WILLIAM SALYERS: What’s cool about Mark in regards to Star Wars is I think we’re all pretty respectful not to grill him, but he’ll just start talking sometimes about it, and the record comes to a halt and we just sit there and listen.

SAM MARIN: And everyone’s trying to look like they’re not listening.

Q: Benson’s a crazy awesome drummer. Can you play drums?

SAM MARIN: I play the saxophone. Not really what you mean.

Q: What would you say Mordecai and Rigby’s favorite video games would be?

J.G. QUINTEL From the show or in real life if they were real?

Q: Either one.

J.G. QUINTEL Toejam and Earl, probably. They’d play that together. That’s a really hard question.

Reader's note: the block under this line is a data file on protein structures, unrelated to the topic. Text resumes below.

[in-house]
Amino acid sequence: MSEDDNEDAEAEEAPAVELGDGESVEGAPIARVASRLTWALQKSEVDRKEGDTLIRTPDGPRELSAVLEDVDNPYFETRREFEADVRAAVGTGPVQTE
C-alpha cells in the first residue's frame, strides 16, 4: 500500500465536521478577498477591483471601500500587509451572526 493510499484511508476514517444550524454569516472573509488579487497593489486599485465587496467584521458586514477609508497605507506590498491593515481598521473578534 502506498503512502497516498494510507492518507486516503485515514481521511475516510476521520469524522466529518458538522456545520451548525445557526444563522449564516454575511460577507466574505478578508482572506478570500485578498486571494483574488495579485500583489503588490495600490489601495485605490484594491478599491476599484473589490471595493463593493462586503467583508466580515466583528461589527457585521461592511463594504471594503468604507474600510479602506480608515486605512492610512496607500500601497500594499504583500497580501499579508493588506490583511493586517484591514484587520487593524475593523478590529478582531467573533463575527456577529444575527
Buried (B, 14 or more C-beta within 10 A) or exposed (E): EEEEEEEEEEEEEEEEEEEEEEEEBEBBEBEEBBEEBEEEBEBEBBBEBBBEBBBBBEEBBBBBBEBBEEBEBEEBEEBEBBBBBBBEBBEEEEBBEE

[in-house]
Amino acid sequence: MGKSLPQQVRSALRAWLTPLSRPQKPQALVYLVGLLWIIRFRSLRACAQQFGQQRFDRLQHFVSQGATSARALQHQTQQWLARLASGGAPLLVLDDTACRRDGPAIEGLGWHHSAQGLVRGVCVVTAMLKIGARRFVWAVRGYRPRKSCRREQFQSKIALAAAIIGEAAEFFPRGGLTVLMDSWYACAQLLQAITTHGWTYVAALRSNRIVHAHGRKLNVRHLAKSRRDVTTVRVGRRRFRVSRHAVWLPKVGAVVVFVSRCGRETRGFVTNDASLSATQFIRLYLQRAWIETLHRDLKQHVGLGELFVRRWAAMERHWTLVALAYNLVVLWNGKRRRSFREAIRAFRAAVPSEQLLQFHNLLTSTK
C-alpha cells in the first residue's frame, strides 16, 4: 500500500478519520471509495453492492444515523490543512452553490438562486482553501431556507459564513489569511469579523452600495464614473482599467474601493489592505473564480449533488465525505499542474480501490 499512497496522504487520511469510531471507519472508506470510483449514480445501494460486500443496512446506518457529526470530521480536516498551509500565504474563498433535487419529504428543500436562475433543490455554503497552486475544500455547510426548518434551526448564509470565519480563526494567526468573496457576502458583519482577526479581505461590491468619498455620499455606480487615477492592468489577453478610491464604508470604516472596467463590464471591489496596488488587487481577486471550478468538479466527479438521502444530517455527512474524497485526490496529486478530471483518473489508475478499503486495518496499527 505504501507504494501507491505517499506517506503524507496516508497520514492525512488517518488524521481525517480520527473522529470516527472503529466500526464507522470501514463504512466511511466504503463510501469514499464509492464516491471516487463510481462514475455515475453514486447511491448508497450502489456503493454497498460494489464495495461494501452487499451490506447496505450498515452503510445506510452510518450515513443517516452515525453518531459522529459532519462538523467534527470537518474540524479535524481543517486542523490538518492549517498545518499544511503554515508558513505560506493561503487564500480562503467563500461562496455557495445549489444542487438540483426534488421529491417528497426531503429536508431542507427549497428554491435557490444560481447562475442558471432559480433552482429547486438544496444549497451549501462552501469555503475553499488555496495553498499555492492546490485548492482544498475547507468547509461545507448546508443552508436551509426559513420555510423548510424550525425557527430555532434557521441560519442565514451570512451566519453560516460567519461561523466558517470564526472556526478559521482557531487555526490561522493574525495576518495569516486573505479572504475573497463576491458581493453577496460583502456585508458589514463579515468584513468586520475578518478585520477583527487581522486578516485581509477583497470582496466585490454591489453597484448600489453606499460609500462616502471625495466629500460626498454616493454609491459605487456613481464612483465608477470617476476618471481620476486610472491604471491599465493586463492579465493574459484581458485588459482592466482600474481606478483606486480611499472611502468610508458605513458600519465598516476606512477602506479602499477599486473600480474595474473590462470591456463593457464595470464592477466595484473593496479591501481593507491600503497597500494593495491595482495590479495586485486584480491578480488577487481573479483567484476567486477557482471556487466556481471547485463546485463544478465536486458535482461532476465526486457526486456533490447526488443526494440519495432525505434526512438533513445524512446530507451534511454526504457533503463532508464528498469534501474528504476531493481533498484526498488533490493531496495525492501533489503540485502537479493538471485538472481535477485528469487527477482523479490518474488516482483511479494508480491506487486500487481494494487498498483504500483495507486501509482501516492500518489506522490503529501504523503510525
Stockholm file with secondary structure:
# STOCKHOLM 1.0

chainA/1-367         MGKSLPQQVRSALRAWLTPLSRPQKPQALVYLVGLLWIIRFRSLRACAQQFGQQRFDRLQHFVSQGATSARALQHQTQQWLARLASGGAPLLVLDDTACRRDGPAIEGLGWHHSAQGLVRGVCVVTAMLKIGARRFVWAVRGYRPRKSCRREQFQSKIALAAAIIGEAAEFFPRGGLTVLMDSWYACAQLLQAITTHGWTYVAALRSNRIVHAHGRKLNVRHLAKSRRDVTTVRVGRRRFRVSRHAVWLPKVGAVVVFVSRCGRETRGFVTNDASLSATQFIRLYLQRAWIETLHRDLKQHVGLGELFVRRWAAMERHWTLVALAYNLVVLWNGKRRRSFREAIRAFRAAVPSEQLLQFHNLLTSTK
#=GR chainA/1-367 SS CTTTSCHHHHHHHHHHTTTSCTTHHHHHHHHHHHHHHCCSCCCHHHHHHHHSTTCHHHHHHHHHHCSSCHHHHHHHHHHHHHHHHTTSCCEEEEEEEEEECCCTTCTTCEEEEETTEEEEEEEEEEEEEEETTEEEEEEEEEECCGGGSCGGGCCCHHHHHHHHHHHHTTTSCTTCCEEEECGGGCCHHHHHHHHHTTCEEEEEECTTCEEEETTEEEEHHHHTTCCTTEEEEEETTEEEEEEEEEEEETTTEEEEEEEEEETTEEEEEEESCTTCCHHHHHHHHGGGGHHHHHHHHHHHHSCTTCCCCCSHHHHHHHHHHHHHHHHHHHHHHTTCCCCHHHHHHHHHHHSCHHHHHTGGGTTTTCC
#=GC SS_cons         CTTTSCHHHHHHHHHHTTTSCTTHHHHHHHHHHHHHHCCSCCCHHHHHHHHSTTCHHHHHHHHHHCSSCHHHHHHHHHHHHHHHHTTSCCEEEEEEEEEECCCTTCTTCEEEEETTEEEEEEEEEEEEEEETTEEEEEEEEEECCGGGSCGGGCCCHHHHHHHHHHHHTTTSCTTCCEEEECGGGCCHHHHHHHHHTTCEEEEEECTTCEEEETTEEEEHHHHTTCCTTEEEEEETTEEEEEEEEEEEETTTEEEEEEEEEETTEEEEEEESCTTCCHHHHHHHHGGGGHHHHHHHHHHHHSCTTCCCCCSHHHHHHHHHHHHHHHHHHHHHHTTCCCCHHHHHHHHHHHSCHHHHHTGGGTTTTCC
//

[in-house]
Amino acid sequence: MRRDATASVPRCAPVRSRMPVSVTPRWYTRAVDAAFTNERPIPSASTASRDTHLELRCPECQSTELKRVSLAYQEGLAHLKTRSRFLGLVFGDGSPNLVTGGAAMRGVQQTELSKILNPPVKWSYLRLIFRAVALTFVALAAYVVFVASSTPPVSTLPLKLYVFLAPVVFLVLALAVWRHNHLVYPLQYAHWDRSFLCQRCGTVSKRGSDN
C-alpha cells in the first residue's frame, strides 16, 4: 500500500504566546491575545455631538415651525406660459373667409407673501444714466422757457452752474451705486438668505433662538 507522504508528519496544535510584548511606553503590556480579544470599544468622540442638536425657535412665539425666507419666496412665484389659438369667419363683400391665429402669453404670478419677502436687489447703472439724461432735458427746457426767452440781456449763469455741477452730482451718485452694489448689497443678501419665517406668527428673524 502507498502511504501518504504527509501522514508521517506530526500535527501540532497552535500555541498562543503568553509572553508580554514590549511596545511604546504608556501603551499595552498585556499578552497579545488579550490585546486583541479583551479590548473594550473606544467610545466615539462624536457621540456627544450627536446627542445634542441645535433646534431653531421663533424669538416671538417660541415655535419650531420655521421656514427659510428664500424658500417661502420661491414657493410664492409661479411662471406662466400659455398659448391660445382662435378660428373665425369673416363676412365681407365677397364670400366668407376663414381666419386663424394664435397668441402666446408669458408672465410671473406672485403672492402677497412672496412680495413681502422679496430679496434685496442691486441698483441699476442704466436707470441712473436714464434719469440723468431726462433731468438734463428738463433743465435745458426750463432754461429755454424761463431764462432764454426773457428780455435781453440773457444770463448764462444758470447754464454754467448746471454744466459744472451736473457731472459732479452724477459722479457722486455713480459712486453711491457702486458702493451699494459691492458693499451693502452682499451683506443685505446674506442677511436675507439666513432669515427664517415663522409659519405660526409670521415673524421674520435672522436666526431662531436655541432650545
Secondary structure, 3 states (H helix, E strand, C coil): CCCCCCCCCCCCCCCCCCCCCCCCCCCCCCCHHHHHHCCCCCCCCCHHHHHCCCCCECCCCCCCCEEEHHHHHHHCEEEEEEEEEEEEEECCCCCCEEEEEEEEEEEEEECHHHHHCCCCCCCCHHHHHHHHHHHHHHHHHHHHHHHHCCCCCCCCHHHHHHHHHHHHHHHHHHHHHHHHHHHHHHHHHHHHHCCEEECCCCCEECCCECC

Regular Show Format Wars IIQ: When you guys are mining ideas for the show, what’s the process? Are you like, “What are we going to nerd out about in this episode?”

J.G. QUINTEL Those specific ones like “The Last Laserdisc Player” and “Format Wars” were superficially about old technology and how fast it gets replaced, but also how it is for the adults who remember the stuff because kids don’t know what any of it is. What’s a laserdisc? It looks fake. But it was real.

SEAN SZELES: But they get to learn about this stuff.

J.G. QUINTEL It’s really fun to go, “We should do an episode about that stuff or anything that’s old and isn’t around anymore.” It’s fun to keep it in that 80’s realm.

Q: Sam, who is your favorite character?

SAM MARIN: If I had to pick, maybe Benson because I can relate to him the most. (laughter) He has fun scenes.

Q: What years would you say this show takes place and why those years?